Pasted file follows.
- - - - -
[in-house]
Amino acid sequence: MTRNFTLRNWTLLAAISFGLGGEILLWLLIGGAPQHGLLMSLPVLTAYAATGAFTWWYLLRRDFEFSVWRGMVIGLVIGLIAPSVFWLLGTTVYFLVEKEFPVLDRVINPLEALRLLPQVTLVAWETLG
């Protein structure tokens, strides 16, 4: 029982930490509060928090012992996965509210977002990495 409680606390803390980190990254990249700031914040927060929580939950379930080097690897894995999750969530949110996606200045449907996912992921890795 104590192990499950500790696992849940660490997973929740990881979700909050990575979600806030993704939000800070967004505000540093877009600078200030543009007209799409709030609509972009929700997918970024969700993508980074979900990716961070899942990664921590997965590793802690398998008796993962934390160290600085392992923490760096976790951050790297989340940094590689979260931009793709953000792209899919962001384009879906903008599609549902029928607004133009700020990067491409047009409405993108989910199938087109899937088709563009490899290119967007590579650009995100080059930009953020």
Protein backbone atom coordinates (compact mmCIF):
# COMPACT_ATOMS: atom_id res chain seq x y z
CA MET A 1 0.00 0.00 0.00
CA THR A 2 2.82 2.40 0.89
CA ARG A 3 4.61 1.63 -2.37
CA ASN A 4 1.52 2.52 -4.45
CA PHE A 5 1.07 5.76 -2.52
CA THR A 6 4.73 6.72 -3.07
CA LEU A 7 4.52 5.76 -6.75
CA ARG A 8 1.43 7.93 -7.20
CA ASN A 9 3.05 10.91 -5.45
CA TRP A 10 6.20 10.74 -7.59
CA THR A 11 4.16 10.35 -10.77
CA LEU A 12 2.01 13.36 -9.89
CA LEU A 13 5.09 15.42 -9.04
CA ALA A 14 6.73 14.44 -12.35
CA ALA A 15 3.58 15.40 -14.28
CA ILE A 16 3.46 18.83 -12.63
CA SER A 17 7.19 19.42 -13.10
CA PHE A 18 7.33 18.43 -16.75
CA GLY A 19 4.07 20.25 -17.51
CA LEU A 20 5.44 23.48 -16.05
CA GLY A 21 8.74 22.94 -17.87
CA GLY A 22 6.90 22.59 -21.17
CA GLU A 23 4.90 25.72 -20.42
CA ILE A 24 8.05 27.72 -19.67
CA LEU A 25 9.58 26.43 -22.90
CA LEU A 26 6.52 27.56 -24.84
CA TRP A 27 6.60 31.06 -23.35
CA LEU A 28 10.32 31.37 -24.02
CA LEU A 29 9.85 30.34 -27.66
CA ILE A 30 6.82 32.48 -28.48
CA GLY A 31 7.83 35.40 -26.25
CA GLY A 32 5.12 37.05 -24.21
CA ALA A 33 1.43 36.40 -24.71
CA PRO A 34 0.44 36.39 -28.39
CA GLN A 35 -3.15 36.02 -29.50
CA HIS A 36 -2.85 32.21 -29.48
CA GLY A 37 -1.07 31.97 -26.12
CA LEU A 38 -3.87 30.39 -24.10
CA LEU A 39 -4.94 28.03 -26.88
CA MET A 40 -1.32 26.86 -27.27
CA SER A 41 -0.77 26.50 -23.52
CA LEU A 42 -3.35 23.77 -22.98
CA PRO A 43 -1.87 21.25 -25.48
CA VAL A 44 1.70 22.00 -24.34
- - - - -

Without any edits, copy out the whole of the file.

[in-house]
Amino acid sequence: MTRNFTLRNWTLLAAISFGLGGEILLWLLIGGAPQHGLLMSLPVLTAYAATGAFTWWYLLRRDFEFSVWRGMVIGLVIGLIAPSVFWLLGTTVYFLVEKEFPVLDRVINPLEALRLLPQVTLVAWETLG
């Protein structure tokens, strides 16, 4: 029982930490509060928090012992996965509210977002990495 409680606390803390980190990254990249700031914040927060929580939950379930080097690897894995999750969530949110996606200045449907996912992921890795 104590192990499950500790696992849940660490997973929740990881979700909050990575979600806030993704939000800070967004505000540093877009600078200030543009007209799409709030609509972009929700997918970024969700993508980074979900990716961070899942990664921590997965590793802690398998008796993962934390160290600085392992923490760096976790951050790297989340940094590689979260931009793709953000792209899919962001384009879906903008599609549902029928607004133009700020990067491409047009409405993108989910199938087109899937088709563009490899290119967007590579650009995100080059930009953020």
Protein backbone atom coordinates (compact mmCIF):
# COMPACT_ATOMS: atom_id res chain seq x y z
CA MET A 1 0.00 0.00 0.00
CA THR A 2 2.82 2.40 0.89
CA ARG A 3 4.61 1.63 -2.37
CA ASN A 4 1.52 2.52 -4.45
CA PHE A 5 1.07 5.76 -2.52
CA THR A 6 4.73 6.72 -3.07
CA LEU A 7 4.52 5.76 -6.75
CA ARG A 8 1.43 7.93 -7.20
CA ASN A 9 3.05 10.91 -5.45
CA TRP A 10 6.20 10.74 -7.59
CA THR A 11 4.16 10.35 -10.77
CA LEU A 12 2.01 13.36 -9.89
CA LEU A 13 5.09 15.42 -9.04
CA ALA A 14 6.73 14.44 -12.35
CA ALA A 15 3.58 15.40 -14.28
CA ILE A 16 3.46 18.83 -12.63
CA SER A 17 7.19 19.42 -13.10
CA PHE A 18 7.33 18.43 -16.75
CA GLY A 19 4.07 20.25 -17.51
CA LEU A 20 5.44 23.48 -16.05
CA GLY A 21 8.74 22.94 -17.87
CA GLY A 22 6.90 22.59 -21.17
CA GLU A 23 4.90 25.72 -20.42
CA ILE A 24 8.05 27.72 -19.67
CA LEU A 25 9.58 26.43 -22.90
CA LEU A 26 6.52 27.56 -24.84
CA TRP A 27 6.60 31.06 -23.35
CA LEU A 28 10.32 31.37 -24.02
CA LEU A 29 9.85 30.34 -27.66
CA ILE A 30 6.82 32.48 -28.48
CA GLY A 31 7.83 35.40 -26.25
CA GLY A 32 5.12 37.05 -24.21
CA ALA A 33 1.43 36.40 -24.71
CA PRO A 34 0.44 36.39 -28.39
CA GLN A 35 -3.15 36.02 -29.50
CA HIS A 36 -2.85 32.21 -29.48
CA GLY A 37 -1.07 31.97 -26.12
CA LEU A 38 -3.87 30.39 -24.10
CA LEU A 39 -4.94 28.03 -26.88
CA MET A 40 -1.32 26.86 -27.27
CA SER A 41 -0.77 26.50 -23.52
CA LEU A 42 -3.35 23.77 -22.98
CA PRO A 43 -1.87 21.25 -25.48
CA VAL A 44 1.70 22.00 -24.34